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Guide your children to financial maturity

Posted on Oct 1, 2013

Teaching your children about money and finances is easiest when you start early. Here’s a quick review of what you should teach your children at each age if you want them to become financially competent adults. Preschool – Skills to Teach * Identify coins and bills; learn what each is worth. * Understand that you can’t buy everything; choices are necessary. * Save money in a piggy bank. Grade School – Skills to Teach * Read price tags; learn comparison shopping. * Do money arithmetic; make change. * Manage an allowance; use it to pay for some of child’s own purchases. * Open a savings account and learn about interest. * Participate in family financial discussions about major purchases, vacation choices, etc. Teens – Skills to Teach * Work to earn money. * Budget for larger purchases. * Learn to use a checking account. * Learn about investing – stocks, mutual funds, CDs, IRAs, etc. * Share in financial planning (and saving) for college. College/Young Adult – Skills to Teach * Learn about borrowing money (interest, default, etc.). * Use credit card judiciously. * Participate in family estate planning discussions. Knowing about money – how to earn it, use it, invest it, and share it – is a critical life skill. It’s never too early to start teaching your children about financial matters. Gilliland & Associates, PC is a full-service CPA firm specializing in tax planning for individuals and businesses in the Northern Virginia area. We are based in Falls Church, VA and also service clients in the McLean and Tysons Corner, VA. Gilliland & Associates specializes known for our superior knowledge and aggressive interpretation and application of tax laws, we help you keep more of your earnings by finding you the lowest possible tax on your business or personal tax return. You can connect with us on Google+ , LinkedIn , Facebook, and Twitter.  ...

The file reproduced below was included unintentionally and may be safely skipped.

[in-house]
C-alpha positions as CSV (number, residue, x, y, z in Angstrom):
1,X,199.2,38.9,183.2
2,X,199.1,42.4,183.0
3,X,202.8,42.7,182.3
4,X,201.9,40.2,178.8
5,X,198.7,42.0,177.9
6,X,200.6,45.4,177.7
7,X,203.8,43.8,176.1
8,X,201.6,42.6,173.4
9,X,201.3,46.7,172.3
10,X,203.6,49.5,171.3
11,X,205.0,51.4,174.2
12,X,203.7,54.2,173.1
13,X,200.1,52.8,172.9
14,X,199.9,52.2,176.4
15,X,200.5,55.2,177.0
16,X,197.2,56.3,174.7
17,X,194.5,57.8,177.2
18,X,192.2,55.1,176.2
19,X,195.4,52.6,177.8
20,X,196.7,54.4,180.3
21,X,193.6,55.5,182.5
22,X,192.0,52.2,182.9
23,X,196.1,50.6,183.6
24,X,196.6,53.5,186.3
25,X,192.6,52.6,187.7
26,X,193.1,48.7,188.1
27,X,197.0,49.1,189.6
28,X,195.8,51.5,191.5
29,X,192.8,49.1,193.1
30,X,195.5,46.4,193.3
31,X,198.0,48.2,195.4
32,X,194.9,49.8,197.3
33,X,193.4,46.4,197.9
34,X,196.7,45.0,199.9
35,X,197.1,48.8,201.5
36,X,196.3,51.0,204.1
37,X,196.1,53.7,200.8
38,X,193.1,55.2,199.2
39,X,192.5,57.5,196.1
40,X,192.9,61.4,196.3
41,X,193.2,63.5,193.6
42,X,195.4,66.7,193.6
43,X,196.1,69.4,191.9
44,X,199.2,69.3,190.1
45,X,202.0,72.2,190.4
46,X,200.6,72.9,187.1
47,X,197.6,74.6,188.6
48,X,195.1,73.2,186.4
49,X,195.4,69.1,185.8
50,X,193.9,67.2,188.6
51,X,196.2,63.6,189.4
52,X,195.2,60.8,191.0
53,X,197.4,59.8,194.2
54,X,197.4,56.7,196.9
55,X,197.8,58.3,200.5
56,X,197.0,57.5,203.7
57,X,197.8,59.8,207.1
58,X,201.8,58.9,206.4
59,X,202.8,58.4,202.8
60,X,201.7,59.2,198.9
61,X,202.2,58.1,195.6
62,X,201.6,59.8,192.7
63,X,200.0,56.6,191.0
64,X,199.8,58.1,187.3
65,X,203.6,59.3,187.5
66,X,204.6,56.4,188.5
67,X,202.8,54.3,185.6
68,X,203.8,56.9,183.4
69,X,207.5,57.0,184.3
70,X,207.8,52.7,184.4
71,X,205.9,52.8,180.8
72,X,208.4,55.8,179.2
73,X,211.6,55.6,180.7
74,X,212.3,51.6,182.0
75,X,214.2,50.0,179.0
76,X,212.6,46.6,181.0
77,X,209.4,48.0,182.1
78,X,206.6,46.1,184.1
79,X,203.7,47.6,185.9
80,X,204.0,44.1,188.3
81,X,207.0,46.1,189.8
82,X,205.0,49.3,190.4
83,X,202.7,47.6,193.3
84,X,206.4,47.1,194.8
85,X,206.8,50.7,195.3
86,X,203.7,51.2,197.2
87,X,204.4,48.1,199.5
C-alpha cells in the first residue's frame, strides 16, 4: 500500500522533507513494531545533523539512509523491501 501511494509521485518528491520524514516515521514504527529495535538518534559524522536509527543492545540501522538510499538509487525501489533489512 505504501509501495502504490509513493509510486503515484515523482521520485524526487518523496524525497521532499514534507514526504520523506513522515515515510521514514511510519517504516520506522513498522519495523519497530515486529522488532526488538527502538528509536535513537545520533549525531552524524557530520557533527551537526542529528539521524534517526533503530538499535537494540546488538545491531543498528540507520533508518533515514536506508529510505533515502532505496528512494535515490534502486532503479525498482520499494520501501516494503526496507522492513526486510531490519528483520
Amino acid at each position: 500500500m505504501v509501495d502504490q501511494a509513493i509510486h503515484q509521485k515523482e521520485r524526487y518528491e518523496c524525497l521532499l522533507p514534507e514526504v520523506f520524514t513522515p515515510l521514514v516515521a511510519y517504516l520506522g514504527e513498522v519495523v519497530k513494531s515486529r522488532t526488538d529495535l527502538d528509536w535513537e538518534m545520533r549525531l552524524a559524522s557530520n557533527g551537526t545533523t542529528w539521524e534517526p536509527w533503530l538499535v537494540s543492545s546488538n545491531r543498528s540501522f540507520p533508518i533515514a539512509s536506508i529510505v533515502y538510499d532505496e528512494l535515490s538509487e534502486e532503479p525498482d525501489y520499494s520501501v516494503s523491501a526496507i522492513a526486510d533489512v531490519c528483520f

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Decide when to pay tax on U.S. savings bonds

Posted on Nov 20, 2012